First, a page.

A fiduciary is either a person (such as the executor of an estate) or corporate entity (such as a bank), who has the authority and obligation to act for another through a relationship of trust and confidence. The trustee of a trust is considered a fiduciary due to the trustee’s duties and obligations to act in good faith and trust to the beneficiaries of a trust. Fiduciary duties involve the obligations of the duty of loyalty and the duty of care, and breach of these duties can result in monetary and other liability.
The Duty of Loyalty
The duty of loyalty is clearly set out in the Mississippi Code under § 91-9-609. This provision mandates the trustee invest and manage the trust assets solely in the interests of the beneficiaries. All beneficiaries must be treated with the same loyalty.
The Duty of Care
The duty of care is scattered throughout the Mississippi Code’s Trusts and Trustees section. In § 91-9-601-03, the Code sets out the prudent investor rule. This rule requires the trustee invest and manage trust assets as a prudent investor would, by considering the terms, purposes, distribution requirements, and other circumstances of the trust. The trustee must exercise reasonable care, skill, and caution. All investment decisions should be analyzed in the context of the portfolio as a whole and the overall investment strategy. The investor should consider:
- General economic conditions
- The possible effect of inflation and deflation
- Tax consequences
- The role that each investment plays within the overall trust portfolio
- The expected total return
- Other resources of the beneficiaries
- Need for liquidity or income
- An asset’s special relationship to the beneficiaries or purposes of the trust
Generally, assets should be diversified unless the trustee determines the purpose of the trust is best served without diversifying.
Breach of Fiduciary Duty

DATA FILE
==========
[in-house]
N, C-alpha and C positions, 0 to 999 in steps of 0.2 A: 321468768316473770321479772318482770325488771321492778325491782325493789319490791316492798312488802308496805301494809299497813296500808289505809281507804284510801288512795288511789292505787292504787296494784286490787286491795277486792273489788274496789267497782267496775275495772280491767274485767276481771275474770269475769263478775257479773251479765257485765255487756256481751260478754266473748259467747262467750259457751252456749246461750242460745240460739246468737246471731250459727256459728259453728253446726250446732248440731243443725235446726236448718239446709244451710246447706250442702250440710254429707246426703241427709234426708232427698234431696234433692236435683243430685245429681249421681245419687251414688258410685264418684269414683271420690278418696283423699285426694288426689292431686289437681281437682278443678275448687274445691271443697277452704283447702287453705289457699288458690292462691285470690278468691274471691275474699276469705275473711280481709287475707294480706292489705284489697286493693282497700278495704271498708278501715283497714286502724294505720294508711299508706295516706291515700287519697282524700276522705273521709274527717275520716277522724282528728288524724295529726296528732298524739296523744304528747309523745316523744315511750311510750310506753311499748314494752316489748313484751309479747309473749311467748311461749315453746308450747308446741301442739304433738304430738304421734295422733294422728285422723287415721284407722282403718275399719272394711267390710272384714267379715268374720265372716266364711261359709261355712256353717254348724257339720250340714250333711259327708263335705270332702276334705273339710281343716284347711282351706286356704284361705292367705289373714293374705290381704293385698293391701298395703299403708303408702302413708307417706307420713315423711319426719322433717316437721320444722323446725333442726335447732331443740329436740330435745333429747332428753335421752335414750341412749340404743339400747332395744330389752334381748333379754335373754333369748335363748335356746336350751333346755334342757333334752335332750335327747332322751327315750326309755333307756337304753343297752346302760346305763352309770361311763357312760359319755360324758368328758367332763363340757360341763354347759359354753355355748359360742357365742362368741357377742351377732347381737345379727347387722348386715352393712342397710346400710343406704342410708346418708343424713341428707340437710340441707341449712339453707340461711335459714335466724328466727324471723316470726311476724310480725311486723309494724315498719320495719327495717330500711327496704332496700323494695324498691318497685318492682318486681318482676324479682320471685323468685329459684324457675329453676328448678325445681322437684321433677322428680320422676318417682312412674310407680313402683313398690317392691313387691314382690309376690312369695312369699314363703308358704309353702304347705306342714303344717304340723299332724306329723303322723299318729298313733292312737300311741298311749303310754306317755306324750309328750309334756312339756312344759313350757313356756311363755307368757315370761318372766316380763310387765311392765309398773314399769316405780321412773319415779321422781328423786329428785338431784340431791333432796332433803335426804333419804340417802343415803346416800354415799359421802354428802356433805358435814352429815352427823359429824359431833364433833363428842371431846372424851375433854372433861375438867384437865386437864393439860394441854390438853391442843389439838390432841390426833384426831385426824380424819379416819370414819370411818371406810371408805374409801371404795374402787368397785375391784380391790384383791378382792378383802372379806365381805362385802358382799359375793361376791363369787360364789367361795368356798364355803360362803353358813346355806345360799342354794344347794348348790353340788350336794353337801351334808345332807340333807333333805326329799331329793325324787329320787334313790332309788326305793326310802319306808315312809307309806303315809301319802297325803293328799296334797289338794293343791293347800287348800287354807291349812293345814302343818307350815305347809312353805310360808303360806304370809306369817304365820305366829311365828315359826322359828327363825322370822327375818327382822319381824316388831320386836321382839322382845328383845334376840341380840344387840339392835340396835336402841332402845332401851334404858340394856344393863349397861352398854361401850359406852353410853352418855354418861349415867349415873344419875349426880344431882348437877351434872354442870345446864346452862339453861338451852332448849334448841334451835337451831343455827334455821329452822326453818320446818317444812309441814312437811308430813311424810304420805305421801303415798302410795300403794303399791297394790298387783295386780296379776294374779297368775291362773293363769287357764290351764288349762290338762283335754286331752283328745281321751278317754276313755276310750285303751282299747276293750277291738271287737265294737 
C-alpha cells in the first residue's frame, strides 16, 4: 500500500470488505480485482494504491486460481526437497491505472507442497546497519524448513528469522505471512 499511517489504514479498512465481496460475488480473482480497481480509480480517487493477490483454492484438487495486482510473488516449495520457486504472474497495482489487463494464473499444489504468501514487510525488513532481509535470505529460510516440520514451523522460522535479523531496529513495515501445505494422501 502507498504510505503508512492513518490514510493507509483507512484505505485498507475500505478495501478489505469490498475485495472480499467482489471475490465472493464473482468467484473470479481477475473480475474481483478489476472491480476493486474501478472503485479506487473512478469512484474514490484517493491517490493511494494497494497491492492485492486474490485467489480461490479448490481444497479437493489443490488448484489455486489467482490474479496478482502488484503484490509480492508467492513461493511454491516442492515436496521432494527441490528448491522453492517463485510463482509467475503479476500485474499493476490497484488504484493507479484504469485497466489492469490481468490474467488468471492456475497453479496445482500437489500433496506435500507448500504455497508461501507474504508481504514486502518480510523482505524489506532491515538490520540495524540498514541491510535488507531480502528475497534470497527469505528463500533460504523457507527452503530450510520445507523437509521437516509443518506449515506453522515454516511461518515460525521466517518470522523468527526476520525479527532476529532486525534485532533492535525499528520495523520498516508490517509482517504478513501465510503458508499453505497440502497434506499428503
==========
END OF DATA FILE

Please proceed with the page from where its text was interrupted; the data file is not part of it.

Trustees control and manage often large portions of an individual’s money and property. As such, they are in a position of great power. Despite their well set out and stringent duties, trustees all too often mismanage, steal, or negligently fail to protect beneficiary’s assets. Trusts aimed to benefit elderly, young, or incompetent family members are especially vulnerable to harmful trustee behavior.
Some possible grounds for breach of fiduciary duty by a trustee include:
- Misappropriation or theft of trust funds
- Negligence or incompetence in trust management
- Conflicts of interests or self-serving acts
- Colluding with certain beneficiaries to the determinant of others
- Allowing a co-trustee to commit a breach
- Failure to account to beneficiaries or keep them informed
- Co-mingling outside funds with trust funds
It may not always be evident that your trustee has breached his or her duty, especially when the trustee has failed to keep you up to date with the investment of your funds. As such, it is important to consult with a trust litigation attorney as soon as you suspect unscrupulous trustee behavior.
Giddens Law Firm, P.A.: Trust Litigation Attorneys With the Experience to Achieve the Results You Desire
If you are a trust beneficiary and believe your trustee may have breached his or her fiduciary duties, the experienced Mississippi Trust Litigation Attorneys at Giddens Law Firm, P.A. can help. Trust law is complex and trust litigation requires the assistance of an attorney team with years of experience and exemplary trial skills. At Giddens Law Firm, P.A., we have litigated countless trust cases and will use our knowledge of trust law to obtain the results you desire. Call Giddens Law Firm, P.A. today at (601) 355-2022 to schedule your free consultation.